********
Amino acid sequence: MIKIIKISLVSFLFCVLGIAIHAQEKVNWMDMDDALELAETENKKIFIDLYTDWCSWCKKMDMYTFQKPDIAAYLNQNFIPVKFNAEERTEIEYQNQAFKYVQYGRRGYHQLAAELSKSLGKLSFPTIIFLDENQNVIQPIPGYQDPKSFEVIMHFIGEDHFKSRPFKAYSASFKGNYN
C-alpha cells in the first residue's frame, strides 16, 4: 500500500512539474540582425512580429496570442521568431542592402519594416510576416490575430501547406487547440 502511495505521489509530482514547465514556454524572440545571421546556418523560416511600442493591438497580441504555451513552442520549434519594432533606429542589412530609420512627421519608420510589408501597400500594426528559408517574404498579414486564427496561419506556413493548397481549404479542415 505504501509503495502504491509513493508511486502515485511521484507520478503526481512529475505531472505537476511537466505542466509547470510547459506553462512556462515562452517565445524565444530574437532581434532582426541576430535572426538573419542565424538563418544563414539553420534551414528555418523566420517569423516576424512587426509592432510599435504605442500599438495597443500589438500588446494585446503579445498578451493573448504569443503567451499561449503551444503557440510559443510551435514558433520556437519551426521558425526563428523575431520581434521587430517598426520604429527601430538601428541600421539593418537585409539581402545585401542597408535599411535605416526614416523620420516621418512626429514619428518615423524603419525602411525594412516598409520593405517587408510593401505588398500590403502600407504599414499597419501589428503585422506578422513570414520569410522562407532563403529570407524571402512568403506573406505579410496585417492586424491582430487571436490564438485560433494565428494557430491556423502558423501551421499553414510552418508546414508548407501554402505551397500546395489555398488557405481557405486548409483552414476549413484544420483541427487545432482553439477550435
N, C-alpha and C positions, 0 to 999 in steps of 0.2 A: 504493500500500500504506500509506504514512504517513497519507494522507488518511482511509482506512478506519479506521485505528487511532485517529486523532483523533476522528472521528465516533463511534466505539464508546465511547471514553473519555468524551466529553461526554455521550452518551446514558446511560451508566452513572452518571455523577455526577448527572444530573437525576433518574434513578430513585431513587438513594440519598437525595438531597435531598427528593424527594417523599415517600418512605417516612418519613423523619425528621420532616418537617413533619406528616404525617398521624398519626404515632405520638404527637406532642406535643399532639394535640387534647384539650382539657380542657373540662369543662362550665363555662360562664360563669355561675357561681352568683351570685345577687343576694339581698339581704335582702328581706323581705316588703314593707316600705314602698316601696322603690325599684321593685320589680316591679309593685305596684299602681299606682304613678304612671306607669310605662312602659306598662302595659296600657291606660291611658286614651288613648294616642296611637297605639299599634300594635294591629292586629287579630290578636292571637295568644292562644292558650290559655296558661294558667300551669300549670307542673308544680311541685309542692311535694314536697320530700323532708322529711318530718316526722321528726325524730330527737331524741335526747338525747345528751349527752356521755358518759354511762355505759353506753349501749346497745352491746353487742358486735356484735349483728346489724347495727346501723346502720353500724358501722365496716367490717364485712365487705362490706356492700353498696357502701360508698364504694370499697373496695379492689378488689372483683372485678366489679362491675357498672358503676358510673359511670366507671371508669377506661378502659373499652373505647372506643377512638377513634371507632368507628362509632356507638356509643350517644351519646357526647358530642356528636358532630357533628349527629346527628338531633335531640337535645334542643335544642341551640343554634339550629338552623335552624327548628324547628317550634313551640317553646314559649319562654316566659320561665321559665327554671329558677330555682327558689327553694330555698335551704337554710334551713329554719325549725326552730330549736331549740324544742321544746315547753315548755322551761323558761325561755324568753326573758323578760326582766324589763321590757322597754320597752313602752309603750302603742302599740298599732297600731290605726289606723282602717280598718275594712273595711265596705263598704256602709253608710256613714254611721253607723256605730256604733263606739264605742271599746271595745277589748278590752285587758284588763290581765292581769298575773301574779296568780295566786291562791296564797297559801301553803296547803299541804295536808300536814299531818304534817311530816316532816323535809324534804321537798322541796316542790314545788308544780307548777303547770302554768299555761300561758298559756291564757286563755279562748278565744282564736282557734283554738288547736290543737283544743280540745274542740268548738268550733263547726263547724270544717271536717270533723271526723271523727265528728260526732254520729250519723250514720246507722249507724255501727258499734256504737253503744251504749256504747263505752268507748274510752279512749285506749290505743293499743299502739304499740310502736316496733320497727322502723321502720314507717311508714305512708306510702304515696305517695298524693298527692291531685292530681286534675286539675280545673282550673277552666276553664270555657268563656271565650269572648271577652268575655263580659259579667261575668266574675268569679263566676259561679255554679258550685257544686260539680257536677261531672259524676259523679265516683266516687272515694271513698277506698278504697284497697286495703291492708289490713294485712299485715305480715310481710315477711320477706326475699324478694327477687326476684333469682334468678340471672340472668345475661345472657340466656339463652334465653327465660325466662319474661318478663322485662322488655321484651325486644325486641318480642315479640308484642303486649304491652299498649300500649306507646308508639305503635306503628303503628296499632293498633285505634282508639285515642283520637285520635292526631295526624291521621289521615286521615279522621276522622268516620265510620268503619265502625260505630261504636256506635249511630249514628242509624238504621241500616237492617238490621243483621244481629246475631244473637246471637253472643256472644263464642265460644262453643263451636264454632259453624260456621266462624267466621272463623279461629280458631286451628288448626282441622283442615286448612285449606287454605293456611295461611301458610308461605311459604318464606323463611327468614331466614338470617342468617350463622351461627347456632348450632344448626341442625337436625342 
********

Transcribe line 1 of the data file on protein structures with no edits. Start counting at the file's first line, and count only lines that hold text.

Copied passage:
Amino acid sequence: MIKIIKISLVSFLFCVLGIAIHAQEKVNWMDMDDALELAETENKKIFIDLYTDWCSWCKKMDMYTFQKPDIAAYLNQNFIPVKFNAEERTEIEYQNQAFKYVQYGRRGYHQLAAELSKSLGKLSFPTIIFLDENQNVIQPIPGYQDPKSFEVIMHFIGEDHFKSRPFKAYSASFKGNYN